The city of Yangzhou in eastern Jiangsu Province is one of the ancient centers of Chinese gastronomy and the heartland of what is known as Huaiyang Cuisine. Strangely, only one of its dishes is widely known in the West and that is Yangzhou fried rice, which is on the menu of almost every overseas Cantonese restaurant. A colorful mixture of fragrant rice with diced meat, seafood, and vegetables, it traditionally includes a little sea cucumber and crabmeat as well as fresh bamboo shoots. Many versions, even some of those cooked up in Yangzhou itself, make this dish as a simple fried rice, but the classic recipe, upon which mine is based, includes an injection of chicken stock that adds an extra deliciousness. I have omitted hard-to-find ingredients, such as sea cucumber.
I first wrote this recipe for a Chinese New Year's feature in a magazine. One friend told me afterward that it had been such a hit with her children that she had been making it almost once a week ever since, so I've included it here in her honor.
Don't worry if you don’t have every ingredient: The key is to have a tempting selection of colors and tastes amid the rice. There's no need to weigh them exactly; just aim to have a small pile (about 3 tablespoons when chopped) of each. Yangzhou fried rice can be served as part of a special Chinese meal, or as a whole meal in itself, perhaps with simply a salad or a lightly cooked green vegetable on the side.
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Fried rice: good. MSG, low-quality soy sauce, and other icky stuff: bad. That’s why I’ve taken to making my own fried “rice” at home, except I use healthier quinoa (a once-in-a-while food) in lieu of rice and coconut aminos in lieu of soy. The protein in quinoa transforms this from a side to a main; if you want to keep it vegan, simply omit the eggs. Though I’ve recommended my favorite combination of veggies, do your thing and make it your own. — Shari Koolik Leidich, author of Two Moms in the Raw: Simple, Clean, Irresistible Recipes for Your Family's Health.
This quick and versatile recipe is a great, inexpensive way to use up leftover rice, as well as extra ingredients in your fridge. I used fish sauce as the main flavoring component here because it’s what I happened to have in the pantry, but feel free to experiment with different combinations — for example, you could try two parts kecap manis to one part sambal oelek for a sweet and spicy Indonesian-style fried rice, or just soy sauce and butter for a more traditional fried rice. For a healthier alternative, substitute some diced carrots and peas or blanched bean sprouts and tofu for the eggs.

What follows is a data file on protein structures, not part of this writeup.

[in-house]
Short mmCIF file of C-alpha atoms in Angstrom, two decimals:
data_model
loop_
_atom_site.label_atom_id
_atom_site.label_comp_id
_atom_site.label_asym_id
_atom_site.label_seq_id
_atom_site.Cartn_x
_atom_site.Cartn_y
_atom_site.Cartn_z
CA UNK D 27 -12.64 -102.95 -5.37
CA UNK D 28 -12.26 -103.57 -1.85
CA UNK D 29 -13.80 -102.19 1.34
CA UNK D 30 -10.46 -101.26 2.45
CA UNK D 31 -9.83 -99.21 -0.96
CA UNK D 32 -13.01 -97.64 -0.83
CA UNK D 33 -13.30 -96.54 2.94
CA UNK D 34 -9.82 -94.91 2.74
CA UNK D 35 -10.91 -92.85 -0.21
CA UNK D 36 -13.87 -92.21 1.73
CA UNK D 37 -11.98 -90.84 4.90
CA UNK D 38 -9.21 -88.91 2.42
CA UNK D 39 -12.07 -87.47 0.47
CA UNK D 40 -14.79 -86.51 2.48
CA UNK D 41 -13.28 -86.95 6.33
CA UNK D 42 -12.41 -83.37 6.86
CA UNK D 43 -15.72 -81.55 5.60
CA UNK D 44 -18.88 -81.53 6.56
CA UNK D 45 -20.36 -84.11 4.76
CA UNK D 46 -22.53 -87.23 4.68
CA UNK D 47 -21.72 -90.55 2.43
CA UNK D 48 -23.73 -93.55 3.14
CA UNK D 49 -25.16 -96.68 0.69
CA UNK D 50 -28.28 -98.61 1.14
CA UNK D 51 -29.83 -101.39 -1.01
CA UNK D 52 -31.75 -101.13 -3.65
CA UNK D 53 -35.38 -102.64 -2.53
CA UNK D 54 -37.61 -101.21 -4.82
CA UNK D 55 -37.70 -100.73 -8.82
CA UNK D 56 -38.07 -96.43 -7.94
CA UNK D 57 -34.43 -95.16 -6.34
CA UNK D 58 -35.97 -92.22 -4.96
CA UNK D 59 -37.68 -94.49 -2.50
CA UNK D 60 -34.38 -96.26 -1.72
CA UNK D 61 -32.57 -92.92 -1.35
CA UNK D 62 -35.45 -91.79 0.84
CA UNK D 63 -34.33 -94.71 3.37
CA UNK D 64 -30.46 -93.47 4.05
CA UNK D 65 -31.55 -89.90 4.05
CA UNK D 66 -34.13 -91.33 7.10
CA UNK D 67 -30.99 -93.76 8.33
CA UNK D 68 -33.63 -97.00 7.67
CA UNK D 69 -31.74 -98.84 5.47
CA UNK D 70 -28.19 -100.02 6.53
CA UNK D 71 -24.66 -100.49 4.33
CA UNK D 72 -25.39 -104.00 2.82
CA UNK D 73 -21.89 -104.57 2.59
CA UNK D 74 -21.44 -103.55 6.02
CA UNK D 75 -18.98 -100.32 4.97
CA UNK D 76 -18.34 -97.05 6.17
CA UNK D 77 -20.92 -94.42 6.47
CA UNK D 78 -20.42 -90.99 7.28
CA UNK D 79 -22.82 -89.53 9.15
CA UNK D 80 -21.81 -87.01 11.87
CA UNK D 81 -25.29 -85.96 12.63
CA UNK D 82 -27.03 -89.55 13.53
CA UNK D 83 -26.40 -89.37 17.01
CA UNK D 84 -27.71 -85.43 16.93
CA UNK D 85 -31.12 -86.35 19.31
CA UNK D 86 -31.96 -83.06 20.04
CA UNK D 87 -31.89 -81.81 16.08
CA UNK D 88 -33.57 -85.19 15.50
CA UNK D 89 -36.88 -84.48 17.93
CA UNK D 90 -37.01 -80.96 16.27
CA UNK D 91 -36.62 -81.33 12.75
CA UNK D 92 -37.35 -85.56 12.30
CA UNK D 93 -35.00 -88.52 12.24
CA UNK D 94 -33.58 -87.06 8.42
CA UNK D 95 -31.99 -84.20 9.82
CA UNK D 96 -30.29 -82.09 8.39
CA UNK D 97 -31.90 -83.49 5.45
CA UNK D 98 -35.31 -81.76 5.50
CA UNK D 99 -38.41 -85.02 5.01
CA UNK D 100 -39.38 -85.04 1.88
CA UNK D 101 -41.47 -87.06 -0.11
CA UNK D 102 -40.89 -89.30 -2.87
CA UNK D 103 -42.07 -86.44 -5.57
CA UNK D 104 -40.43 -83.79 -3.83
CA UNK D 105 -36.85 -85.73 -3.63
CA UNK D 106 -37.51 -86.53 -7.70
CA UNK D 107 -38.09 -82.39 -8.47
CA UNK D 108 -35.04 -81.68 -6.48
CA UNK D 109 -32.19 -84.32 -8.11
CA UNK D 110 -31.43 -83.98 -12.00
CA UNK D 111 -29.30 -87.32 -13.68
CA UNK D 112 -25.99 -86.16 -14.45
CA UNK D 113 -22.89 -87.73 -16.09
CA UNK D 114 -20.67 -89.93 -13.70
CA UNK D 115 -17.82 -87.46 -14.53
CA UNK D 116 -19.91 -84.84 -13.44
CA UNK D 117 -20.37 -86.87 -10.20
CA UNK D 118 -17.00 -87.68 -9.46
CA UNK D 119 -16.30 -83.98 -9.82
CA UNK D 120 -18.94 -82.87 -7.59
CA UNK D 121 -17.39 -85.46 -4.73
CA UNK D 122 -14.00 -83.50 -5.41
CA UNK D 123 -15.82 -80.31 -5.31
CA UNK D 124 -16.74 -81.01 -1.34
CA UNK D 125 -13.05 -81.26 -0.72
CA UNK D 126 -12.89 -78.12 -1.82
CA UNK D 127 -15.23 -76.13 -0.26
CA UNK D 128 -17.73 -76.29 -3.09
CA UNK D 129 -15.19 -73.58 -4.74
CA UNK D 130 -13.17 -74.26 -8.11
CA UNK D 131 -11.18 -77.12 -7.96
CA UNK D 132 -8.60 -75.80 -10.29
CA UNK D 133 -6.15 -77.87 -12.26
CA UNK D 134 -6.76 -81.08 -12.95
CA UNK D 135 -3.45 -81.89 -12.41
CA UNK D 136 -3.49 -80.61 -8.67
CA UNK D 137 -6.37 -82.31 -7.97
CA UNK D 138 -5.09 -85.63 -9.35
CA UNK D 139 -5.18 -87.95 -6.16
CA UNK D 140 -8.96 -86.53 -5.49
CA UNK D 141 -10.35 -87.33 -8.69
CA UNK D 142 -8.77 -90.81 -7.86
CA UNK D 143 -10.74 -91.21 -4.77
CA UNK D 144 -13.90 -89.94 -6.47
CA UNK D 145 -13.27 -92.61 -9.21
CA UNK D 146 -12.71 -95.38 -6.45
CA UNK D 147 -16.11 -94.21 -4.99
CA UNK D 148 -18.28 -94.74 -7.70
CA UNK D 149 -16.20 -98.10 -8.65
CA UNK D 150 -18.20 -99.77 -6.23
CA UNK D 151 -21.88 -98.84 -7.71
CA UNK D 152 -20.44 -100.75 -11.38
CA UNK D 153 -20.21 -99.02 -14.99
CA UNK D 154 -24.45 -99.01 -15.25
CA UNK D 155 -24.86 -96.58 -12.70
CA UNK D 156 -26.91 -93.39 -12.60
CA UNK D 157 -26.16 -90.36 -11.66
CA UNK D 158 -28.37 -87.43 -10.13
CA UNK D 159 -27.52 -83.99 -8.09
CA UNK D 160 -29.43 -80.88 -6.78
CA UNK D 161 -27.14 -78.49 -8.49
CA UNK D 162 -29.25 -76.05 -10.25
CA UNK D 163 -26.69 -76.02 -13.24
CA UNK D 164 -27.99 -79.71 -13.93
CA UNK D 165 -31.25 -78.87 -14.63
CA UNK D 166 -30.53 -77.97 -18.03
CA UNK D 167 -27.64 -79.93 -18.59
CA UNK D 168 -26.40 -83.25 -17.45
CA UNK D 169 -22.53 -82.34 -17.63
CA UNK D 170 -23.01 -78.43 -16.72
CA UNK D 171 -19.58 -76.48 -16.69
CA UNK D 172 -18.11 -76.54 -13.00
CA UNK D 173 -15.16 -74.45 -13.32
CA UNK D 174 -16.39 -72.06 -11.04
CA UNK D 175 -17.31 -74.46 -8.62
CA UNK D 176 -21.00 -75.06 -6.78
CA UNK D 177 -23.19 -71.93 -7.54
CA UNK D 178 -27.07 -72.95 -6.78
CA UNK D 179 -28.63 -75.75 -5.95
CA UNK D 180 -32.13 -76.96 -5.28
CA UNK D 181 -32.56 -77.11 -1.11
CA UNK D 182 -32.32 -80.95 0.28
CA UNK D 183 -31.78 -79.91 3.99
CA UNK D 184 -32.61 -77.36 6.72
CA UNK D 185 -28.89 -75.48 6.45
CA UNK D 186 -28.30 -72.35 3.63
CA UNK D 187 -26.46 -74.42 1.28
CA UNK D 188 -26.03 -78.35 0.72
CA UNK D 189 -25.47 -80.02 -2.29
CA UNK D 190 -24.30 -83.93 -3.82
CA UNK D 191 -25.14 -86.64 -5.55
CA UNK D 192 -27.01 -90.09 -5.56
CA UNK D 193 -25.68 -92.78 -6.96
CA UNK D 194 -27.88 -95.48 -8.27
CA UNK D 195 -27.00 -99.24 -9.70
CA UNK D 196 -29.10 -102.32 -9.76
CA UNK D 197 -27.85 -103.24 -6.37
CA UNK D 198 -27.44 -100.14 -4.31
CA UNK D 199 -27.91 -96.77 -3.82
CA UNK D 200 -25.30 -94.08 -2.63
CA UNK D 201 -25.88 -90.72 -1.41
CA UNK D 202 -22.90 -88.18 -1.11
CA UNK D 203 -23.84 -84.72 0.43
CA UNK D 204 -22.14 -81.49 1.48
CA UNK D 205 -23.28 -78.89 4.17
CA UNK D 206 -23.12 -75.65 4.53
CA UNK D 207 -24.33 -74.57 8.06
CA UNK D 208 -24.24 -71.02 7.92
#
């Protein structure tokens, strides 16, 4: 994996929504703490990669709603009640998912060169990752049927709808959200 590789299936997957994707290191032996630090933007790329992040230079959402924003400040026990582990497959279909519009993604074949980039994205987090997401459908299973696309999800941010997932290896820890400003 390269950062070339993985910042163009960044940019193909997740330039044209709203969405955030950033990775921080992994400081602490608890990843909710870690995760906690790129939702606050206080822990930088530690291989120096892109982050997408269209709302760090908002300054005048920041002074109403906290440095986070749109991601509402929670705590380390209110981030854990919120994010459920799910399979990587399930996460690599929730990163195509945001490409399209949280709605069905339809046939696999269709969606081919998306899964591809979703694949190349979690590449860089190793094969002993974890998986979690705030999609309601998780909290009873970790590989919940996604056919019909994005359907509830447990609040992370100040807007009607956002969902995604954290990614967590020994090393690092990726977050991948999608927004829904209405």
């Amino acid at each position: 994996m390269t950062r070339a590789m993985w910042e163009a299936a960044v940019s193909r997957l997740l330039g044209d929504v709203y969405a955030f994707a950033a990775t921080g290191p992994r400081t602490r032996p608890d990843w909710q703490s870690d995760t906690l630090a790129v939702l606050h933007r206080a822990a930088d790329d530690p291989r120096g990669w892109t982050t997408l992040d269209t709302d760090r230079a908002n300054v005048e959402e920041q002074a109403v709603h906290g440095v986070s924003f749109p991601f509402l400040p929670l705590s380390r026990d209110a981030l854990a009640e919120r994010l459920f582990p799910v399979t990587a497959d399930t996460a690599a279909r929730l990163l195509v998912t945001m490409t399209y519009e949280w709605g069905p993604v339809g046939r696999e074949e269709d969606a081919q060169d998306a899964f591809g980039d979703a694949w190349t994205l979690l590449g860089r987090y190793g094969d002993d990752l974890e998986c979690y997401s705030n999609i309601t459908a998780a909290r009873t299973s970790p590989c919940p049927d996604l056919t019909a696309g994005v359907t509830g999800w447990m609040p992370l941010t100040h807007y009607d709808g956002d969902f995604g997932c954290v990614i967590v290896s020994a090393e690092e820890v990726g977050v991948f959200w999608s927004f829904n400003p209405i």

Whatever you decide to do though, make sure to use day-old rice; freshly cooked rice has too much moisture and won’t fry well.
Total cost: $2.69
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Another example of José Andrés' famed Spanish recipes that can be found on the menu at China Poblano in Las Vegas. This innovative restaurant is a fusion of Mexican and Chinese cuisine, combining unexpected ingredients such as chayote and jicama with soy and ginger.
When Kathy told her friend Ginny about this cookbook and the kind of dishes we planned to include, she immediately offered up her fried rice recipe. A single mom and news editor who worked and traveled in Asia for more than 20 years, she knows a thing or two about getting a fast, fuss-free meal on the table.
She uses leftover meat or fish (salmon is a favorite) — but you can also start with raw and cook it in the pan before you add the rice. The thyme is an unusual addition that Ginny calls a delicious accidental discovery. What’s more, she felt compelled to clarify two things: It’s oyster sauce, not soy sauce, that belongs in fried rice (otherwise, it’s like a "salt lick"), and don’t just serve it for dinner; it makes a great weekend breakfast.
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Any time you have a large family gathering, the leftovers can seem to never end. One key to getting through all the extra food is to morph them into something totally different. Since we love Asian food, it is our go-to. I created this pork fried rice after watching some very close friends make their traditional fried rice at Hmong gatherings. This recipe is easy and uses ingredients you already have in your cabinets.
3 Tablespoons Butter
1 Cup White Rice
1 Cup Chicken Broth, no salt added
1 Cup Water
3 Tablespoons plus 1 teaspoon Canola Oil
3/4 Cup Carrots, finely diced
1/2 Cup Onion, chopped
1 Large Garlic Clove, sliced
5 Button Mushrooms, quartered
2 Cups Cooked Ham, cubed
1 Cup Frozen Peas
5 Tablespoons Soy Sauce
1 Tablespoon Teriyaki Sauce
1. In a large saucepan, melt 1 Tablespoon butter. Pour 1 cup uncooked white rice into the butter and sautee for 1 minutes. Add the chicken broth and water. Stir. Bring to a simmer. Cover and reduce heat to low. When all liquid is gone, turn heat off and leave covered until needed for sautee.
***While the rice is cooking, prepare the rest of your ingredients.***
2. Melt 2 Tablespoons butter with 3 Tablespoons canola oil over medium high heat. When the oil is hot, add the carrots and onion. Cook over medium heat for 15 minutes until the carrots are tender. Stir occassionally.
3. Add the sliced garlic and sautee for 2 minutes.
4. Add mushrooms and ham to the pan and stir to combine. Cook for 5 minutes, stirring occassionally.
5. Add frozen peas, prepared rice, soy and teriyaki sauces. Stir and cook for 5 minutes.
6. While the rice heats and marinates the flavors in the pan, scramble the 2 eggs in another pan in 1 teaspoon canola oil.
7. Add the scrambled egg to the rice mixture. Stir and serve.
A hearty rice dish that can use almost anything you find in your refrigerator. This recipe makes three servings, so enjoy with friends or save leftovers for lunches and dinners.
Click here to see Rice Made Sexy — 5 Great Dinner Recipes.
Click here to see 101 Ways to Cook Chicken